As the trailer says, the wait is over. After multiple delays due to a director change and covid, NO TIME TO DIE is finally here. The 25th film in the Bond franchise sees Daniel Craig in his final outing as 007 and brings back more than a few familiar characters – both good and evil. If you haven’t seen it yet, you’re might asking yourself if it was worth the long wait.
I’m going to be really careful about what I write here so that I don’t give anything away.
After a brief flashback showing a young Madeleine Swann, NTTD picks up where SPECTRE left off. Bond and Swann (Léa Seydoux, SPECTRE; THE LOBSTER) are in sundrenched Italy but their hopes for a quiet life following the capture of Ernst Stavro Blofeld (Christoph Waltz, RIFKIN’S FESTIVAL; DOWNSIZING; THE LEGEND OF TARZAN) are short-lived when they are ambushed by some SPECTRE assassins. Fast forward five years and Bond is alone and living in retirement in Jamaica. After Valdo Obruchev (David Dencik, TV’s CHERNOBYL), a Russian scientist working for MI6, is kidnapped from a lab where he has developed a bioweapon, both M (Ralph Fiennes) and Bond’s old friend, CIA field officer Felix Leiter (Jeffrey Wright, QUANTUM OF SOLACE; CASINO ROYALE; TV’s WESTWORLD), ask Bond to find the scientist. Bond eventually agrees and his mission takes him to Cuba where he witnesses the effect the weapon has. It seems that someone is out to clean up the world and the trail leads from Blofeld to a new criminal mastermind named Lyutsifer Safin (Rami Malek, THE LITTLE THINGS; BOHEMIAN RHAPSODY; SHORT TERM 12).
Bond fans and most critics are falling over themselves heaping praise on this film, with many of the latter giving the film five stars out of five. Not me. Although the film is reasonably entertaining, it’s definitely not the best Craig-as-Bond film. My favourite is CASINO ROYALE, though SPECTRE has a kicking cold open. Speaking of which, the cold open in NO TIME TO DIE is positively underwhelming. For a franchise that has continually upped the ante on spectacular opening stunts, this one is a complete yawner. Oh look, Bond’s Aston Martin has retractable headlights that reveal machine guns. You’d think the car would be equipped with lasers by now. Turn it on, slice a few cars in half lengthwise and watch the bad guys scurry away like rats on a sinking ship.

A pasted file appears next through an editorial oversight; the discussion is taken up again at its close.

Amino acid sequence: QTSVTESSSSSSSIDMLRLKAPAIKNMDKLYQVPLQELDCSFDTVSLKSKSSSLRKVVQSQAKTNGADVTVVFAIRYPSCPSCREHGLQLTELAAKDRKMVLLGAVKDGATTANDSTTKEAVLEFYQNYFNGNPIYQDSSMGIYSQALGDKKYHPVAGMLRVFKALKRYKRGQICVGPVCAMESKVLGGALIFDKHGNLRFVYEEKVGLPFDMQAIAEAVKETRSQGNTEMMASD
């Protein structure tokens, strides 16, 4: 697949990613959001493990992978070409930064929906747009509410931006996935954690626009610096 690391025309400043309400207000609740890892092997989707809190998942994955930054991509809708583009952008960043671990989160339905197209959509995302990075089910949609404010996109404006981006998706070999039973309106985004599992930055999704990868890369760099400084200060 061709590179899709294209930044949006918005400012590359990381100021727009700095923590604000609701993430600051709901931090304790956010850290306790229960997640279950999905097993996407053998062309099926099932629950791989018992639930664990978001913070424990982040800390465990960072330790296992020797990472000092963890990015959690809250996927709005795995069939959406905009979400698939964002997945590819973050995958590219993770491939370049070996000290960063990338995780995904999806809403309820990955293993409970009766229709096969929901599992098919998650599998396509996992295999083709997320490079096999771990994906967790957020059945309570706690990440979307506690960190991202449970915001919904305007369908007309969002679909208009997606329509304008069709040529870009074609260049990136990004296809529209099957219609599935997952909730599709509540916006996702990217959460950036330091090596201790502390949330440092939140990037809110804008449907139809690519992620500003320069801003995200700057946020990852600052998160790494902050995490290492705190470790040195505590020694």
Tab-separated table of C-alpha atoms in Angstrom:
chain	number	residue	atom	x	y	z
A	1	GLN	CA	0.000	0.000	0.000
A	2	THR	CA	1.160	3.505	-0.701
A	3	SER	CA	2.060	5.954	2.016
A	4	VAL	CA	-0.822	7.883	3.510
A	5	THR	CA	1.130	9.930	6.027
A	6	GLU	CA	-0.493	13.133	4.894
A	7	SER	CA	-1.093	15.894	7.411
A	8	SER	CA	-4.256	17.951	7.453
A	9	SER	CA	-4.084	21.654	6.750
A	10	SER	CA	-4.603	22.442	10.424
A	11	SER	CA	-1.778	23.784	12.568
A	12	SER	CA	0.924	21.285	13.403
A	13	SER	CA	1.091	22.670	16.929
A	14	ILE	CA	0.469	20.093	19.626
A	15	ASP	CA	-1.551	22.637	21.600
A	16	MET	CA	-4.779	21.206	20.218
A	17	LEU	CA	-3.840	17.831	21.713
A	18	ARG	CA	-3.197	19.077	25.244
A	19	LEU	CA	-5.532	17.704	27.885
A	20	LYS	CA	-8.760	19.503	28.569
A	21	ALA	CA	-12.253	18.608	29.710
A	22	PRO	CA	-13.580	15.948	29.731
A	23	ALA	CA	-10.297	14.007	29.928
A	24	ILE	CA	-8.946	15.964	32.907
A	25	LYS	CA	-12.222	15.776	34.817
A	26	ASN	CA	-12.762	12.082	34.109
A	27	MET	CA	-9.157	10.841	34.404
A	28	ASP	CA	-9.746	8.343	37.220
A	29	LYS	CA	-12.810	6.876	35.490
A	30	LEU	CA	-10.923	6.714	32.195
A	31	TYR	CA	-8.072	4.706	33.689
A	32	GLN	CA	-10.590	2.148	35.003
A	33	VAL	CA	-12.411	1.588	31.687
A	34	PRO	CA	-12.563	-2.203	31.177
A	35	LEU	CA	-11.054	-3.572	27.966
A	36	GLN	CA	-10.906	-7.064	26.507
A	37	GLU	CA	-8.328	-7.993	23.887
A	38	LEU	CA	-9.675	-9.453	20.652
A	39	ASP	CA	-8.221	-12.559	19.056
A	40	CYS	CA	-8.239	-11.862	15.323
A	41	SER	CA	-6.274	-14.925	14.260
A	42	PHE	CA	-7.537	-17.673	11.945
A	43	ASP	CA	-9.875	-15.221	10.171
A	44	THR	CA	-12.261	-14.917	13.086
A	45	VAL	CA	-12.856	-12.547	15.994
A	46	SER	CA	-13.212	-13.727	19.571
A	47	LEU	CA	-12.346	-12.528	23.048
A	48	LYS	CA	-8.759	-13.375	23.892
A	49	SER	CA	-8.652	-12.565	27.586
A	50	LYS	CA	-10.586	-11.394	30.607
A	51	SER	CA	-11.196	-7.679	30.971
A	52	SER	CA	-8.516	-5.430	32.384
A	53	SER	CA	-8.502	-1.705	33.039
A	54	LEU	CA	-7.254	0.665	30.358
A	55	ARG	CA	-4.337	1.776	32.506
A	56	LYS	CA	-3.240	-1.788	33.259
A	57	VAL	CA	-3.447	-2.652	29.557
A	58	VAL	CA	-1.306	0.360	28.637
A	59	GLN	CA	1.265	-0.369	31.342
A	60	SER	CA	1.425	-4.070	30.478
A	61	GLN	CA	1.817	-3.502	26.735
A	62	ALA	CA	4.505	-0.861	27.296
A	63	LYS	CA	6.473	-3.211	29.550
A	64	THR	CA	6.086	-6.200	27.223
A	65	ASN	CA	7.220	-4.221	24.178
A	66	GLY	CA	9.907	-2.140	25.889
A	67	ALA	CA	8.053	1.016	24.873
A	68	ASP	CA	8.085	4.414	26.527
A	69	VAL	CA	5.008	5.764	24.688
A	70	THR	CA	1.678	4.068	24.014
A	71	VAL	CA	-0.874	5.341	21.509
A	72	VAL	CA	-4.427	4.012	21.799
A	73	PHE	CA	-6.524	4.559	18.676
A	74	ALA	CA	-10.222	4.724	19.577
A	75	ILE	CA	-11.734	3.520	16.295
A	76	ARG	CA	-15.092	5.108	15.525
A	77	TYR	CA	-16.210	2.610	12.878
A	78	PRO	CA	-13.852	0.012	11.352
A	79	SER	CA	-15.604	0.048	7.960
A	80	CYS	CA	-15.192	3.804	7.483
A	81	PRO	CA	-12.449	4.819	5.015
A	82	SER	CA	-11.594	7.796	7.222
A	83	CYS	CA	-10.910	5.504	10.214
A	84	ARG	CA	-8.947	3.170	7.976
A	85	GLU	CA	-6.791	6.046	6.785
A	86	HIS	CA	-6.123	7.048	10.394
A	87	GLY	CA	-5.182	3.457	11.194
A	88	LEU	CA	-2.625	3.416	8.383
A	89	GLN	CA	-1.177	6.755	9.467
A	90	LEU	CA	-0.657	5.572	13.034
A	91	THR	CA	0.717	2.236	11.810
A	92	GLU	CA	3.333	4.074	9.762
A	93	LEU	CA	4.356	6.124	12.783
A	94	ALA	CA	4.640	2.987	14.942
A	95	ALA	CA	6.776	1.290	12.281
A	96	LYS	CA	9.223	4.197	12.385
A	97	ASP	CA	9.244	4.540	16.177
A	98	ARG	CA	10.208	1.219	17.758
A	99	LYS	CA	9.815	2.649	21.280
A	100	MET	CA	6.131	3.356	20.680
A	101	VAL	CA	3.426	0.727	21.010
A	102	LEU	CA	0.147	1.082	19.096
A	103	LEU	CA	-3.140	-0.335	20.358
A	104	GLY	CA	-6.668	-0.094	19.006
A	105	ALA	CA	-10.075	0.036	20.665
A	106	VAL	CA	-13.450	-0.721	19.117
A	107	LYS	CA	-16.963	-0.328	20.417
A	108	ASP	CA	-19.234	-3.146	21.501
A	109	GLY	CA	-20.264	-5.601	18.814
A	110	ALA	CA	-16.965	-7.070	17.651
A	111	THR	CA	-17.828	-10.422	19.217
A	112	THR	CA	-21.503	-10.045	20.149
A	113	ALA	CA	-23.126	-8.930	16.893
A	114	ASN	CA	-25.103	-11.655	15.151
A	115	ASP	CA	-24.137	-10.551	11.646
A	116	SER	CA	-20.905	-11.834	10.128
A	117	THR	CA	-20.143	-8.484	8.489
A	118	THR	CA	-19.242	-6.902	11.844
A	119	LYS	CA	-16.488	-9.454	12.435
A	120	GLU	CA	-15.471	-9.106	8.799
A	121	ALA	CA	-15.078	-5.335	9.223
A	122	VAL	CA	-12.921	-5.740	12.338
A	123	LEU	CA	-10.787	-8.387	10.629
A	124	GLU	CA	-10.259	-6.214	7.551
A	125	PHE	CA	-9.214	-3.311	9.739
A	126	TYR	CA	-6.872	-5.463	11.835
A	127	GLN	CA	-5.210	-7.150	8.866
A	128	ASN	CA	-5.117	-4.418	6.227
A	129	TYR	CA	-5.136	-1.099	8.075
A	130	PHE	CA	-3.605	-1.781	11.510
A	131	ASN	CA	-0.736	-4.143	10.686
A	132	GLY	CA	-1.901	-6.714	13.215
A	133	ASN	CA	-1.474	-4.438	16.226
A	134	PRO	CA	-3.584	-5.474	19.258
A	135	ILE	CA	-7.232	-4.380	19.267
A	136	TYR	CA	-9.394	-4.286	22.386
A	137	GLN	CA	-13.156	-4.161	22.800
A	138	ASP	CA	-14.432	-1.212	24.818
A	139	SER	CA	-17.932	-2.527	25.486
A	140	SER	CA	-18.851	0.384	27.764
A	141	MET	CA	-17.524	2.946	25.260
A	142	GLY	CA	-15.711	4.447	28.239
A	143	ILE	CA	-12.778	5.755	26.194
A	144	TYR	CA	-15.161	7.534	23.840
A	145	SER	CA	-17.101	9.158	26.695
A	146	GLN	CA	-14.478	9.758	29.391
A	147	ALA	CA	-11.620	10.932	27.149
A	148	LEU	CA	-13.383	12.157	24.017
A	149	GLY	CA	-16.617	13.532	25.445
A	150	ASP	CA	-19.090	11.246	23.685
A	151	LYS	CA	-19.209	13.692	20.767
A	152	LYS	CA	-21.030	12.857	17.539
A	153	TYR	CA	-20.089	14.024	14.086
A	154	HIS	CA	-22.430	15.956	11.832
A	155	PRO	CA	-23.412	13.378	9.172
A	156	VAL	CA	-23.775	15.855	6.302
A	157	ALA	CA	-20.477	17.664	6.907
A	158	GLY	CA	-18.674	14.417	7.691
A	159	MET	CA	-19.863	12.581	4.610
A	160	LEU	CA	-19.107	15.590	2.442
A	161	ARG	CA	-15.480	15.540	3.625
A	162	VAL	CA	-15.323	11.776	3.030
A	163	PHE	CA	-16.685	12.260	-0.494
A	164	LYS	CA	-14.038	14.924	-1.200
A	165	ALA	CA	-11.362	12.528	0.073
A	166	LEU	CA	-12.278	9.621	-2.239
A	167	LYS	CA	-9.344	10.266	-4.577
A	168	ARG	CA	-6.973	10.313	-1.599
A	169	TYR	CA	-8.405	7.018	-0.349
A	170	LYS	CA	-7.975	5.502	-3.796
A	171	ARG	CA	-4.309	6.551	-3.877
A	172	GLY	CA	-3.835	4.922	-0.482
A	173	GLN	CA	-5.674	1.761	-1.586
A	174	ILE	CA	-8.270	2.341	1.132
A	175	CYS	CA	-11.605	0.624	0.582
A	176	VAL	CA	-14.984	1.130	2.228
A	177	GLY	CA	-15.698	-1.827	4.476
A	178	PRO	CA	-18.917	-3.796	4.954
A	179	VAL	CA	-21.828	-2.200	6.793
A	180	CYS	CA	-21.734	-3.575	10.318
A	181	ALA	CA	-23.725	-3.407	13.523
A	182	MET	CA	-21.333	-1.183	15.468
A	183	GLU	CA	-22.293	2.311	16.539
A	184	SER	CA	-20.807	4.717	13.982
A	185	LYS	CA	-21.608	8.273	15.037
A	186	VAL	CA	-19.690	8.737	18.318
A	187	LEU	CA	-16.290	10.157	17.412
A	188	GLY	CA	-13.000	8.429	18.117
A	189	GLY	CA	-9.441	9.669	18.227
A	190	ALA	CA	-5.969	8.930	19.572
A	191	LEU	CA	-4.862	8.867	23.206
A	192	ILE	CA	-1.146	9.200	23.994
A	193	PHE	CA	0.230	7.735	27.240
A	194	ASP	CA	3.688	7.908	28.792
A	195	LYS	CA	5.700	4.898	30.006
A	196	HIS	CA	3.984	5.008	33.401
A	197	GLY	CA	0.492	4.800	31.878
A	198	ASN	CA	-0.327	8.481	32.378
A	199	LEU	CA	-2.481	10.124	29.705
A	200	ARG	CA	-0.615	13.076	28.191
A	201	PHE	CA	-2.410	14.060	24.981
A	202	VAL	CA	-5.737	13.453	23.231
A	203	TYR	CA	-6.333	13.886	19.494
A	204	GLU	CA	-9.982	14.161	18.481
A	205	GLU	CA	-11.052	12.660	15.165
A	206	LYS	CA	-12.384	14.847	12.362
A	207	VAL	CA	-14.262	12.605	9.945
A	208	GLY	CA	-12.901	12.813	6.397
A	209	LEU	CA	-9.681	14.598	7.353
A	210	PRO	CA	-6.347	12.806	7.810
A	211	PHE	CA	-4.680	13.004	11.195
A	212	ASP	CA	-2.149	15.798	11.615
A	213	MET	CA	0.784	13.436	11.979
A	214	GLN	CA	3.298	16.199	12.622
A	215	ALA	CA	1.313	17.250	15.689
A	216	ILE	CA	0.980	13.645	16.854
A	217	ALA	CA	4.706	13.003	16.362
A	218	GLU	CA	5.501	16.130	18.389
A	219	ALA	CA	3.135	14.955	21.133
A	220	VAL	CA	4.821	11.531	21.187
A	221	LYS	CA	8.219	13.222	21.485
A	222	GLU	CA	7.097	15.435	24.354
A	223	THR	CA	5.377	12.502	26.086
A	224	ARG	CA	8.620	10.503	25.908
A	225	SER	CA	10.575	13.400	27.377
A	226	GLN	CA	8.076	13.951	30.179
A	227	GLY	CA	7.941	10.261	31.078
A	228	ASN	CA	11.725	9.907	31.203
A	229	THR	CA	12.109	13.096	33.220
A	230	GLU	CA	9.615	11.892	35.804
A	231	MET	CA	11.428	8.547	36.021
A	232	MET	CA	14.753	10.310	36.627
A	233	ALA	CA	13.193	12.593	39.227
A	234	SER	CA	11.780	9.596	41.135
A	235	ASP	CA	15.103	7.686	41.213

Although the opening lacks surprise, the rest of the film provides audiences with a couple of real eye-openers as we learn a few things about the characters that we didn’t know before. One is a nice but completely unnecessary addition unless the Broccolis plan to make it canon; the other is a ridiculous plot device used to show us how human and caring this incarnation of Bond has become. People who are licensed to kill aren’t usually caring people, or so I’m led to believe. It’s the third surprise that’s the biggest though, and it looks like we’re going to have to wait until the next film to find out how that one plays out. What weren’t surprises were Bond’s gadgets, which were rather uninspired. Word has it that the scenes that featured them had to be reshot (a) because the flagship models had changed during covid and (b) so did MGM’s owner and he clearly wanted a piece of the product placement action.
Performances are mixed in this film. Considering Craig wasn’t all that keen to return to the role (but money talks and big money talks louder), he gives it his all once again. The real bright spot, though, is Ana de Armas (KNIVES OUT; BLADE RUNNER 2049; WAR DOGS), who plays Paloma, a recent CIA recruit who is allied with Leiter. Unfortunately, some of previous films’ sparks, like Naomie Harris (Moneypenny), Ben Whishaw (Q) and Rory Kinnear (Bill Tanner), are mostly relegated to the sidelines. Lashana Lynch (CAPTAIN MARVEL), who plays Nomi, a new “00” agent, is also given scant little to do except look awesome in her Adam Selman x Le Specs The Flex sunglasses. As for Malek, he’s quickly confirming to audiences that his Oscar win was a fluke. Perhaps it was his character’s motivation though. Safin is a Thanos-wannabe whose Infinity Gauntlet is the bioweapon.
So what’s next for the Bond franchise? I’m guessing that just as they did when Daniel Craig took on the role back in 2006, we’re going to see a complete reboot, perhaps even going back as far as his days at Eton College and the University of Geneva.
NO TIME TO DIE is screening now in Hong Kong. It hits North American screens next weekend. Although I can’t see this film making my Top 10 list for the year, I thought it was enjoyable enough. Certainly, if you’ve been looking for a reason to go back to the cinema, this is a good one.
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